This is where the writer starts heaving alligators into the boat to get the Protagonist further and further away from home.

In The Thirteenth Warrior
Ibn has discovered the hard way, that there are indeed monsters. However they are Human. Horribly monstrous humans, but human all the same. The obvious way to deal with them is to fortify the hall and prepare for an attack.

Despair – “I have nothing left to lose.”
After dealing with monumental amounts of alligators, the Protagonist suddenly realizes that he is out of options. He can’t go back. He can only go forward.

This is DARKEST MOMENT in the story.

In The Thirteenth Warrior
Ibn Fadlin and the Vikings learn that the monsters are unbeatable. The Great Hall cannot be defended from them, there are just too many of them. Another solution must be found.

Bargaining / Sacrifice - “I’ll do anything, ANYTHING…!
Out of options, desperation forces the Protagonist to make a Sacrifice and suffers an emotionally heavy ORDEAL. This is where the Antagonist has the best chance of strong-arming the Protagonist into getting them to do what the Antagonist wants by offering a quick solution – a bargain – that the Protagonist simply cannot afford refuse.

The Protagonist’s Sacrifice during their Ordeal transforms the Protagonist into something greater and gives them the inner strength to deal with their situation – and the Antagonist.

In The Thirteenth Warrior
Knowing that it’s a suicide mission and that they may be SACRIFICING their Lives, they sneak into the Monster’s Cavern home in the hopes of taking out the two leaders of the tribe. During this sneak attack Ibn Fadlen and the Viking face a number of their fears and conquer them.

Acceptance – “F*ck it – let’s go down kicking butts!
The Protagonist finally gives up and commits himself to what needs to be done. Home is so far away, it no longer matters – the problem at hand matters. With nothing left to lose, they throw themselves into the fray.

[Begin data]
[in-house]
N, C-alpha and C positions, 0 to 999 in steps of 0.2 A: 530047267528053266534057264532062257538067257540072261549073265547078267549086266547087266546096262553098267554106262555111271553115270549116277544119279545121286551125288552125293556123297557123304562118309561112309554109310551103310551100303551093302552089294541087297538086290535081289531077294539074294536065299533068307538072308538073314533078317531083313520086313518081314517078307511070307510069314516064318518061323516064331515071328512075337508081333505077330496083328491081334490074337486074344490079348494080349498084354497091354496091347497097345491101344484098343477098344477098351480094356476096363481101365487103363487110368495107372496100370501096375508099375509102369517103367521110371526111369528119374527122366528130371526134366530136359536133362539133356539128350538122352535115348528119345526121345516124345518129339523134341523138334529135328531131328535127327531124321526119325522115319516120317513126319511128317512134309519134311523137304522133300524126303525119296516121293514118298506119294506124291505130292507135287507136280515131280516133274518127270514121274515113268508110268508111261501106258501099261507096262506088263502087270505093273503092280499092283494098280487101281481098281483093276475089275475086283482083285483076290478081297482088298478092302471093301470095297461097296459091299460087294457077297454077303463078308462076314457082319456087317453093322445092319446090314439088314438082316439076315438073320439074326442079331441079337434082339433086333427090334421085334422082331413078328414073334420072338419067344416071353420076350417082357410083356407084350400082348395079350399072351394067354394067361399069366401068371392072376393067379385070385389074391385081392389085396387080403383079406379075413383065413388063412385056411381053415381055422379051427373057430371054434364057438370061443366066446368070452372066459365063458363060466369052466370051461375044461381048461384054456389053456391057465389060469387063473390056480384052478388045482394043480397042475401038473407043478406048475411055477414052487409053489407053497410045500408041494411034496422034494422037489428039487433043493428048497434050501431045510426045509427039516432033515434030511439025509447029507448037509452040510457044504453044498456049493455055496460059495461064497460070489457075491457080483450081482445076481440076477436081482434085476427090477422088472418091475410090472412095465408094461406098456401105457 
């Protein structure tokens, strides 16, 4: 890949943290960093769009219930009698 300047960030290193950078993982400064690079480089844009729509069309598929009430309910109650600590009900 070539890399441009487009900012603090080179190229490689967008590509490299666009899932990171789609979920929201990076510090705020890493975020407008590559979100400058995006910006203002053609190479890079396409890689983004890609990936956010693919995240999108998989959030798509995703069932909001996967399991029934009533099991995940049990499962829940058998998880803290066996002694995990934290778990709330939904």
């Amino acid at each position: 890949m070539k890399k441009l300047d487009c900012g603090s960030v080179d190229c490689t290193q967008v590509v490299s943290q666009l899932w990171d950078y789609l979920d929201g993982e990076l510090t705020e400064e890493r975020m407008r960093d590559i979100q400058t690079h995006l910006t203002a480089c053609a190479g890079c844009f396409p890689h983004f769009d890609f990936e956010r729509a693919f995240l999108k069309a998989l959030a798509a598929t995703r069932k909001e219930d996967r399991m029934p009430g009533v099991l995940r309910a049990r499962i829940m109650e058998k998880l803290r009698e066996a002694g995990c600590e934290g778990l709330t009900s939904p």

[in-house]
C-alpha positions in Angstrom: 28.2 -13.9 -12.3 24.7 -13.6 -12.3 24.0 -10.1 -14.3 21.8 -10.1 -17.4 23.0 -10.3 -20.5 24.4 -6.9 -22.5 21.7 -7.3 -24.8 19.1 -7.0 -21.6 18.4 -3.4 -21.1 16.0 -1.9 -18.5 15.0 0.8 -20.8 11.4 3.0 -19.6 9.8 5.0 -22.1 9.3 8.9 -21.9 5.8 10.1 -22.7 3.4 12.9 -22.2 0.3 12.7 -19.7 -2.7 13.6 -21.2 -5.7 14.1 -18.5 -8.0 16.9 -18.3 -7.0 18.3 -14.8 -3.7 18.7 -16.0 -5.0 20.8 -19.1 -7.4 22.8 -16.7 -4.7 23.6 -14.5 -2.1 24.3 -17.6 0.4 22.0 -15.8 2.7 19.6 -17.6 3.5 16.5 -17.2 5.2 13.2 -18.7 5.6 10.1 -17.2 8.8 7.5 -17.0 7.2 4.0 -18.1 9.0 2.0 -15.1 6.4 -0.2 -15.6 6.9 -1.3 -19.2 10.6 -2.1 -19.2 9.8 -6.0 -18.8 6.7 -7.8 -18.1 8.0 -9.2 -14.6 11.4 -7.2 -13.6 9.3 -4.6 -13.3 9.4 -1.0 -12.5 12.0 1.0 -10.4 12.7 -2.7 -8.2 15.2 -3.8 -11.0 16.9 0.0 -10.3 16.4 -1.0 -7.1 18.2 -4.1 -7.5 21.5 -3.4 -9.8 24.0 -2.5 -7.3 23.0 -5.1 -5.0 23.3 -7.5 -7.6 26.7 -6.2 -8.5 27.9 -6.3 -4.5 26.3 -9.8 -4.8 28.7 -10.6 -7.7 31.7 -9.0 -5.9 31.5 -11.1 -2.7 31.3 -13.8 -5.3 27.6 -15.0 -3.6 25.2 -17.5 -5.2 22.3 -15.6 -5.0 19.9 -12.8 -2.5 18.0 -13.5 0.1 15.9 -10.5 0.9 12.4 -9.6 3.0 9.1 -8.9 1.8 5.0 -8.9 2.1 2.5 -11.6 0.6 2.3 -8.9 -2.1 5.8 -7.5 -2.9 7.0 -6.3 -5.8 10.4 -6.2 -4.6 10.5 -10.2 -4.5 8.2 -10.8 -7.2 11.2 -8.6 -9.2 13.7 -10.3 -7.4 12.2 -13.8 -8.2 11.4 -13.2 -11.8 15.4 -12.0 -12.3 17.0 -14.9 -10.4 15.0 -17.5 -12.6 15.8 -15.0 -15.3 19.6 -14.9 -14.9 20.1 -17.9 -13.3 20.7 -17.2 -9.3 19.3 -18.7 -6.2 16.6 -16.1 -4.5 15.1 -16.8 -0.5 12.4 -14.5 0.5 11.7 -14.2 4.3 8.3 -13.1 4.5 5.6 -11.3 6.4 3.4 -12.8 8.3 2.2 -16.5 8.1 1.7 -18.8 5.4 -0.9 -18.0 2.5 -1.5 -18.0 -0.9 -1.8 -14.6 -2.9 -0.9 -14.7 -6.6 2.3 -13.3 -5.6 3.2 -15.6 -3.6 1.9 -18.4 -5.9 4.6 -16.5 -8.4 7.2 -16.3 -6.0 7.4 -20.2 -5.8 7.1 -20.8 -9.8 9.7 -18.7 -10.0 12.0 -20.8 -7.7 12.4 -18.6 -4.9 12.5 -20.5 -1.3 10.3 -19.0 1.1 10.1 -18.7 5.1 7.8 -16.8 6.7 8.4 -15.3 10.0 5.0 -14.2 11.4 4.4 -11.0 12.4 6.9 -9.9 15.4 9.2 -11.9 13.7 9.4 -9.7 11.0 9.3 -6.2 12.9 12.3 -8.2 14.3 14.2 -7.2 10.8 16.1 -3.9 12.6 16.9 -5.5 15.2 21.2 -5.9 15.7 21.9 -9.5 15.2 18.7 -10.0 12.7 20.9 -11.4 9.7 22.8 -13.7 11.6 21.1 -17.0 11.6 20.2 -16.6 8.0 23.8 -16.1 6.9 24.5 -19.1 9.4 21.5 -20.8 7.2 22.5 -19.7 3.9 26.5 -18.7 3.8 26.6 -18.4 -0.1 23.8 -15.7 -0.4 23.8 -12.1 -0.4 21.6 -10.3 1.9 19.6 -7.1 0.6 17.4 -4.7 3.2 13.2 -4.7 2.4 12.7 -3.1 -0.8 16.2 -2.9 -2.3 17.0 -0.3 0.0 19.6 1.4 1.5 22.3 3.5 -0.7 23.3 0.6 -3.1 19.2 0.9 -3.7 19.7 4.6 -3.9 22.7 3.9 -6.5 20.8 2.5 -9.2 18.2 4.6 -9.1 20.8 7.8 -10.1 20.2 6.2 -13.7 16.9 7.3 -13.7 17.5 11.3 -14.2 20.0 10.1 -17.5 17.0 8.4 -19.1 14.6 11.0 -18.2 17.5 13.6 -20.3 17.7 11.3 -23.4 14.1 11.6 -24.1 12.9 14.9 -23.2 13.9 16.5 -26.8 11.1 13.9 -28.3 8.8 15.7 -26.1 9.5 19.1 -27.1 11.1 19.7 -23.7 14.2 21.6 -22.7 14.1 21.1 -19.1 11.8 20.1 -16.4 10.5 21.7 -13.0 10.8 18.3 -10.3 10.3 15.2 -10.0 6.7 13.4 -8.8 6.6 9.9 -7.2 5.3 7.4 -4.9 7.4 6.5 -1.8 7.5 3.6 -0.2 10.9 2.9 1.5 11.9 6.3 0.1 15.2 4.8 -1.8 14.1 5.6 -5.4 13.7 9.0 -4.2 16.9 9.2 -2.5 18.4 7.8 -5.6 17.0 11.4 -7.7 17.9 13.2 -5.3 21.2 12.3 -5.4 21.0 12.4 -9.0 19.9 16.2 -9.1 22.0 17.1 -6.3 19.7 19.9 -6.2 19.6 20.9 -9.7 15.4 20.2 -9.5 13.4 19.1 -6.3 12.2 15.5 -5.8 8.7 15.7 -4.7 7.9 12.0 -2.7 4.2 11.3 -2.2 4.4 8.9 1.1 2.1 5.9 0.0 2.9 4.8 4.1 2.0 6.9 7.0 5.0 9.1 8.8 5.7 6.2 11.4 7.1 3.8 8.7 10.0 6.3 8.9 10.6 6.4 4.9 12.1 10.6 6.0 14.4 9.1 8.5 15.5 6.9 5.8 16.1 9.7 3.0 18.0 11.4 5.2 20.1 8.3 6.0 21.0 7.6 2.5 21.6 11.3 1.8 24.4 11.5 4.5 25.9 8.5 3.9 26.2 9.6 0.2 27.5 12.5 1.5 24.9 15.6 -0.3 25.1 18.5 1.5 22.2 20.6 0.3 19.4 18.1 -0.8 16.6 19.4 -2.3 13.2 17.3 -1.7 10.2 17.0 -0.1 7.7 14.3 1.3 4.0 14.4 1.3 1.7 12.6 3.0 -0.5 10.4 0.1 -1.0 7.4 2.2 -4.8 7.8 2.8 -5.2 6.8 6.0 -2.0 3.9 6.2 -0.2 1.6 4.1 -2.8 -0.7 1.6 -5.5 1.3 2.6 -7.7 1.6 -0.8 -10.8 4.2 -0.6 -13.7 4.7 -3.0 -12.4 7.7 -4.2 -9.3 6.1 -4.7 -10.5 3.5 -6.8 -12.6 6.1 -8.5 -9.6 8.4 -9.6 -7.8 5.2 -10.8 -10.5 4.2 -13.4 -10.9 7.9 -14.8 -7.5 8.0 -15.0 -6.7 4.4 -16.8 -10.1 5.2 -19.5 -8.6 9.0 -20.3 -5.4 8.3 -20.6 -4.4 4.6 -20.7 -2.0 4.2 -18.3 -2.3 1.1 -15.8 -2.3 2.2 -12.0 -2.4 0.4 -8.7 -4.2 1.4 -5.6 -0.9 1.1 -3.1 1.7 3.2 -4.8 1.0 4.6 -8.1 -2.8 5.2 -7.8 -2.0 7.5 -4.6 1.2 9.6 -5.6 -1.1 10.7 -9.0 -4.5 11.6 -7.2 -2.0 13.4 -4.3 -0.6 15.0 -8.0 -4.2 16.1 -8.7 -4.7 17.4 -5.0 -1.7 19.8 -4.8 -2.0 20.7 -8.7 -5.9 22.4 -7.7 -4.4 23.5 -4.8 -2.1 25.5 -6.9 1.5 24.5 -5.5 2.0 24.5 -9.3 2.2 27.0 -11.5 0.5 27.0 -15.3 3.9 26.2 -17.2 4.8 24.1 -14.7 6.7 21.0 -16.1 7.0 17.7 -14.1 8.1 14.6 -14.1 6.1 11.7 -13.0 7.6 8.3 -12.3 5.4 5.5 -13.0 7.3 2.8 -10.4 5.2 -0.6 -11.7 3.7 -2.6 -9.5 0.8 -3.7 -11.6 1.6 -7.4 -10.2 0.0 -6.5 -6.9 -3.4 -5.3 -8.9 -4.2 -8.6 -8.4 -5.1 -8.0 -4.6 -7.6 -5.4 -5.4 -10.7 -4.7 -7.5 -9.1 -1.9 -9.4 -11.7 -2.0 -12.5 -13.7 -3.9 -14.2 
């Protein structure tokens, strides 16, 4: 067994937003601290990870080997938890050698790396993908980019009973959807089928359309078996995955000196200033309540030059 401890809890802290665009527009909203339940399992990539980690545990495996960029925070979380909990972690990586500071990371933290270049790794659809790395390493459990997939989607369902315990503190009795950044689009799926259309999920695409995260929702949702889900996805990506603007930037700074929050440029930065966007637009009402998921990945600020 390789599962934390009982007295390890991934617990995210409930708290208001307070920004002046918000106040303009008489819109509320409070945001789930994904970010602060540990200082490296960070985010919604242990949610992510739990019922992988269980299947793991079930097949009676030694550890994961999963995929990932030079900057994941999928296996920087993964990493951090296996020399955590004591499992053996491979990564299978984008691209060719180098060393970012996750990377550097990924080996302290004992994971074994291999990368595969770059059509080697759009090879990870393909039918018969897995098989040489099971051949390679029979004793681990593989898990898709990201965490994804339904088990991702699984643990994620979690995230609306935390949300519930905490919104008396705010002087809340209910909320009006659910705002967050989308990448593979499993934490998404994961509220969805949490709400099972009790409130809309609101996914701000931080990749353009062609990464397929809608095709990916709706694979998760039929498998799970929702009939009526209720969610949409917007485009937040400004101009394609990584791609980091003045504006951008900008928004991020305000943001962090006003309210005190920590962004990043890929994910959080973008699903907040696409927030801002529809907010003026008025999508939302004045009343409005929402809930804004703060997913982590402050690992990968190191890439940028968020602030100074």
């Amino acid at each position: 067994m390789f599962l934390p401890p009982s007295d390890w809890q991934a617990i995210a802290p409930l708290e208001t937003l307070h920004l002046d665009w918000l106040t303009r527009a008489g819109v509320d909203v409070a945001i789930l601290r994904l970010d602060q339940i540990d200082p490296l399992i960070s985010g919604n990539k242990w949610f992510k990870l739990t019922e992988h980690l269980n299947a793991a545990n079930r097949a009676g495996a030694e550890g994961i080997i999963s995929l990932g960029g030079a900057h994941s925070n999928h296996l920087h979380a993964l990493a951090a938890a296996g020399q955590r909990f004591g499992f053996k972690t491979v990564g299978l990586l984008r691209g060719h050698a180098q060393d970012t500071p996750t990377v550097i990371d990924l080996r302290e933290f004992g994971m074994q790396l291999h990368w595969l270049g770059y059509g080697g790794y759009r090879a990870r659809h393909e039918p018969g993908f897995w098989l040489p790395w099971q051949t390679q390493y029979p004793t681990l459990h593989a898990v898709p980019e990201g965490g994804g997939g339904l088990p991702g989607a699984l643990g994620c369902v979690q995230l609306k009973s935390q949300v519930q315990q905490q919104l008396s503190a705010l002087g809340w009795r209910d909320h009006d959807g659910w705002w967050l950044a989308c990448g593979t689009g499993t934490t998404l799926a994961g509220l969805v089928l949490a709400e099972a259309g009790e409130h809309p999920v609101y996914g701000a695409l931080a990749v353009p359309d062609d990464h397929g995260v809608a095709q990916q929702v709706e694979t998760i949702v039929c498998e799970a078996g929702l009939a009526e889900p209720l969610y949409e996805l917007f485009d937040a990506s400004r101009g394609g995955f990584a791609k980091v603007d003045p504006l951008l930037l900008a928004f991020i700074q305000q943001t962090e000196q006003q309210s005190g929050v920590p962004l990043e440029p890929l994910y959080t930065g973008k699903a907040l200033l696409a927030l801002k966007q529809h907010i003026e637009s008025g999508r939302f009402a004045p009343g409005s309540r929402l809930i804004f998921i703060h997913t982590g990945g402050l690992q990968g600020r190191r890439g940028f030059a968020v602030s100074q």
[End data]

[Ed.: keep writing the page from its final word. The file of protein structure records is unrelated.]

In The Thirteenth Warrior
They have succeeded in taking out one of the leaders, but the other still survives. An attack is coming and there is nothing left to do but defend. Knowing that they are vastly outnumbered, they fully expect to die, leaving them nothing left to fear.

Putting it IN WRITING

EVERY main character has to fulfill each stage of their character arc. BUT...!
Only the VIEWPOINT Character
needs a completely visible Character Arc. 

You don’t need to show every detail for the other character’s arcs, you only need hints through dialogue and actions that they are going through one.


"Must I use 'Grief'?"
Does my character’s arc have to be so…depressing?”

In the Stages of Grief, the word "Grief” is actually misleading. The stages aren't strictly about crushing depression. They merely map the cycle of someone under emotional pressure created by conflicts - and story conflict SHOULD create emotional pressure for your characters.

Never forget: Stories need EMOTIONAL CONFLICT as well as PHYSICAL CONFLICT to be fulfilling. 
However...! The emotional conflict doesn’t have to be Horrific! The stages can be softened.

Denial can become Indifference
- "So what?"

Anger - Annoyance
- "Oh please..."

Despair - Exasperation
- "What do you mean...?"

Bargaining / Sacrifice - Aggravation
- "Fine whatever…! Just get out of my face!"

Acceptance - Relief
- "Oh, that wasn't so bad!"
Does every story have ALL these stages?

Yes. If they're written correctly.

Does every story have only 5 stages in the Character Arc, no more, no less?

No. There are only 5 stage of Grief, but a character can cycle back and forth through them over and over, at different speeds at different strengths to suit the author.

Do these stages go in EXACTLY this order?

Denial ALWAYS comes First, Acceptance ALWAYS goes Last. The other three can be juggled by the author. I listed the most useful and common order. Feel free to Experiment!

Can you Skip stages?